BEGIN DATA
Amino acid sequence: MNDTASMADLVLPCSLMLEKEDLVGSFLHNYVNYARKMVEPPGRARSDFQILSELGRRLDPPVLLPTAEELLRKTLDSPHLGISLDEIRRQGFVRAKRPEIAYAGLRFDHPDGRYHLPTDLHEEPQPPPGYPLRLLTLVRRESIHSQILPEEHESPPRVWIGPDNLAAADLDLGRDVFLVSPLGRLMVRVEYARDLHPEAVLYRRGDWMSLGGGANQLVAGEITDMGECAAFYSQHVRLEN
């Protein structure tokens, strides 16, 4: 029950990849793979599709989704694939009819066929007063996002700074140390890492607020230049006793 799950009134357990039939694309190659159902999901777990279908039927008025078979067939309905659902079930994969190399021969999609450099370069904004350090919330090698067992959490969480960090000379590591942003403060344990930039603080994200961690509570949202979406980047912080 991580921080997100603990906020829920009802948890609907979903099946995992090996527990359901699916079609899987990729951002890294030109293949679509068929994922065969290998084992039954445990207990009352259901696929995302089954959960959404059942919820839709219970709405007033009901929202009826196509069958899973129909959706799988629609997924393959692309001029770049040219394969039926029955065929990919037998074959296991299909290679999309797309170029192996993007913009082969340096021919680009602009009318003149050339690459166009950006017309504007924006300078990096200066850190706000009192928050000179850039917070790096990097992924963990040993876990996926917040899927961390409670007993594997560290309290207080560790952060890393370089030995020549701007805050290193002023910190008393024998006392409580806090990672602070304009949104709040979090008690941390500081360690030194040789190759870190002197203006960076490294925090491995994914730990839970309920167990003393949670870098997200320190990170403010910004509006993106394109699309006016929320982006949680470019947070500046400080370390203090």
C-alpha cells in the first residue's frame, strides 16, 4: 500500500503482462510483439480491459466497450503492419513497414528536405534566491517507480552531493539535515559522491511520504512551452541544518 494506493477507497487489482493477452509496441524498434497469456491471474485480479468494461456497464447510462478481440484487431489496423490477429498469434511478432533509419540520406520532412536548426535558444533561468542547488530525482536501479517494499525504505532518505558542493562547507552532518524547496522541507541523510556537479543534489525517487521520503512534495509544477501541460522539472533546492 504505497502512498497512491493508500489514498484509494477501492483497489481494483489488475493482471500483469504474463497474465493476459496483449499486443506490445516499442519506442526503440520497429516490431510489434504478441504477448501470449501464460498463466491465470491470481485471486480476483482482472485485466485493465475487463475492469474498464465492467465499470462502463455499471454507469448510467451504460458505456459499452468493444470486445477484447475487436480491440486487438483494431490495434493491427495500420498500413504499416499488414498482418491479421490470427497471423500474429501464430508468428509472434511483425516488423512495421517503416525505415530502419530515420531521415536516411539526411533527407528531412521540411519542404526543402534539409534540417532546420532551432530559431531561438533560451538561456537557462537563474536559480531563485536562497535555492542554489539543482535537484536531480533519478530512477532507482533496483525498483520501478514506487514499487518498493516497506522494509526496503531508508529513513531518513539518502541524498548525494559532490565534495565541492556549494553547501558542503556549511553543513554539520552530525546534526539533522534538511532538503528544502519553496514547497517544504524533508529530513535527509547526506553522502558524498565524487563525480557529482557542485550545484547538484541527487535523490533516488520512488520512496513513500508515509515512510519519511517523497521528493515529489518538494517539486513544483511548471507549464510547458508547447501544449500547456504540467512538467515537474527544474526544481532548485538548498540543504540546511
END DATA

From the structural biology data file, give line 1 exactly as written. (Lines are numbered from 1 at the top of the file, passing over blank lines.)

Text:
Amino acid sequence: MNDTASMADLVLPCSLMLEKEDLVGSFLHNYVNYARKMVEPPGRARSDFQILSELGRRLDPPVLLPTAEELLRKTLDSPHLGISLDEIRRQGFVRAKRPEIAYAGLRFDHPDGRYHLPTDLHEEPQPPPGYPLRLLTLVRRESIHSQILPEEHESPPRVWIGPDNLAAADLDLGRDVFLVSPLGRLMVRVEYARDLHPEAVLYRRGDWMSLGGGANQLVAGEITDMGECAAFYSQHVRLEN